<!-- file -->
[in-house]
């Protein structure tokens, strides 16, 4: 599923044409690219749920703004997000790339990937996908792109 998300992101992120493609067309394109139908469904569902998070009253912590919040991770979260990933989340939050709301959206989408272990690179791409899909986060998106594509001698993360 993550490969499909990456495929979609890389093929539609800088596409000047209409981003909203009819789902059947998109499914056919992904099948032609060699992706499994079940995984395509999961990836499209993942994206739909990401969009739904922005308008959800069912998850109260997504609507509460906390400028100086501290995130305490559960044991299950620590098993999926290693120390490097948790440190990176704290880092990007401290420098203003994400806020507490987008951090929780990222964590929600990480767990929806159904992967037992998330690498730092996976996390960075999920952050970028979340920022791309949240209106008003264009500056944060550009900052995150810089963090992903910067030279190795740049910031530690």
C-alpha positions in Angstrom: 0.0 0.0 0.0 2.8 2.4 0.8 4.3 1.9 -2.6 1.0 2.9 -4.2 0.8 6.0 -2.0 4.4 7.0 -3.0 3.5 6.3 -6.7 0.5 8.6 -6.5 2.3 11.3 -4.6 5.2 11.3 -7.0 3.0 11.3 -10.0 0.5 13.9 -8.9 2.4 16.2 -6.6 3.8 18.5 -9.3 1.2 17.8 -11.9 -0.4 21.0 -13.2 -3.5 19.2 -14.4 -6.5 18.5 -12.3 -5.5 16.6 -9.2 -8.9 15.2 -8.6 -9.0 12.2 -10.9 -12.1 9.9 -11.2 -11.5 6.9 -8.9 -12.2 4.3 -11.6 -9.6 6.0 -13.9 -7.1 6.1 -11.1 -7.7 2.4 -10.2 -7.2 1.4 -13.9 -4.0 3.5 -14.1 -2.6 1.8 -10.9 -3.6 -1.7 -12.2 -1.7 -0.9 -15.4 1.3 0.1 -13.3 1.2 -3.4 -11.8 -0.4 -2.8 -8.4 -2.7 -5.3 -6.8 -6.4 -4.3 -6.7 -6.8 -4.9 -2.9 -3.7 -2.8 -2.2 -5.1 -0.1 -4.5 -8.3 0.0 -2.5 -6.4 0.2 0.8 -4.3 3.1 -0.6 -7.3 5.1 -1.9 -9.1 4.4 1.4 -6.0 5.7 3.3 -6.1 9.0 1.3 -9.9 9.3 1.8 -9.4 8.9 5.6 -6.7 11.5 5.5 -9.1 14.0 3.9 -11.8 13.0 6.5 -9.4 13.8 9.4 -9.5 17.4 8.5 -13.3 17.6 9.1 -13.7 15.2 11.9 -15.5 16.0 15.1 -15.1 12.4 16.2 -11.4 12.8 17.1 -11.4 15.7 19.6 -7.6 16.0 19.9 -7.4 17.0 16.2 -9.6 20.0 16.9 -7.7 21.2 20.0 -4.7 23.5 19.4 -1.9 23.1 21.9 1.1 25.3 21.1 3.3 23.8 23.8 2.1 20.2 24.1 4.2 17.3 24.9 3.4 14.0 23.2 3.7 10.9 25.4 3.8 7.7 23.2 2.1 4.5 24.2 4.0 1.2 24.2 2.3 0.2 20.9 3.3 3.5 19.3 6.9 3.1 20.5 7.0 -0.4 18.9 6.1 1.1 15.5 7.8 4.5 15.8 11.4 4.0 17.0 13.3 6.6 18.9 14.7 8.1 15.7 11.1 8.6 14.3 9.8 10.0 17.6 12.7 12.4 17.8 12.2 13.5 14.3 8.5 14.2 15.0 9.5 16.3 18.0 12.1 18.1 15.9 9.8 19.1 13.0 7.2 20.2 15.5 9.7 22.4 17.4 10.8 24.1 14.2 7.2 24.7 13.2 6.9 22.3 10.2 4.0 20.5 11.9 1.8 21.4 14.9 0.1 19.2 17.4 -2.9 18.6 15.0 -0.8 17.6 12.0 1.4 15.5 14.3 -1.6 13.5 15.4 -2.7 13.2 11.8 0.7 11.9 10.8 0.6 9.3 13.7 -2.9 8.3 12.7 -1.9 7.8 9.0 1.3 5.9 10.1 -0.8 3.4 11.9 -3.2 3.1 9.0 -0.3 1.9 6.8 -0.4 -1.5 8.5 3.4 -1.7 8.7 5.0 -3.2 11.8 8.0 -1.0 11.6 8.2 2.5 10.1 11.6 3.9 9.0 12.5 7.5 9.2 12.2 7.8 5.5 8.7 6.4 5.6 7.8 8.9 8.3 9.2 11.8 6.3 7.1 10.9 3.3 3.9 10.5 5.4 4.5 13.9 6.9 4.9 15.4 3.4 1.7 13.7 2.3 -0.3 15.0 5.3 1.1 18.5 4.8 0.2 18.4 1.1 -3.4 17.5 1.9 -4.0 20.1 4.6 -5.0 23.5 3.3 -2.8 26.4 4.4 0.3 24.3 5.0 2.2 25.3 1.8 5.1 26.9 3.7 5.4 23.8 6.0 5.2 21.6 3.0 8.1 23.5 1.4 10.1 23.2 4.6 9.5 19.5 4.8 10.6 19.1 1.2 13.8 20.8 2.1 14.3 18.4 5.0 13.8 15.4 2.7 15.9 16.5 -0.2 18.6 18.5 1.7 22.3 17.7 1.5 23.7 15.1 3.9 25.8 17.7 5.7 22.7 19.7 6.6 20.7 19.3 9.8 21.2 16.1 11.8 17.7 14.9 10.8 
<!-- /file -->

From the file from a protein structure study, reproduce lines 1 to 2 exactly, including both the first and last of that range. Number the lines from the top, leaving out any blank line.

[in-house]
């Protein structure tokens, strides 16, 4: 599923044409690219749920703004997000790339990937996908792109 998300992101992120493609067309394109139908469904569902998070009253912590919040991770979260990933989340939050709301959206989408272990690179791409899909986060998106594509001698993360 993550490969499909990456495929979609890389093929539609800088596409000047209409981003909203009819789902059947998109499914056919992904099948032609060699992706499994079940995984395509999961990836499209993942994206739909990401969009739904922005308008959800069912998850109260997504609507509460906390400028100086501290995130305490559960044991299950620590098993999926290693120390490097948790440190990176704290880092990007401290420098203003994400806020507490987008951090929780990222964590929600990480767990929806159904992967037992998330690498730092996976996390960075999920952050970028979340920022791309949240209106008003264009500056944060550009900052995150810089963090992903910067030279190795740049910031530690």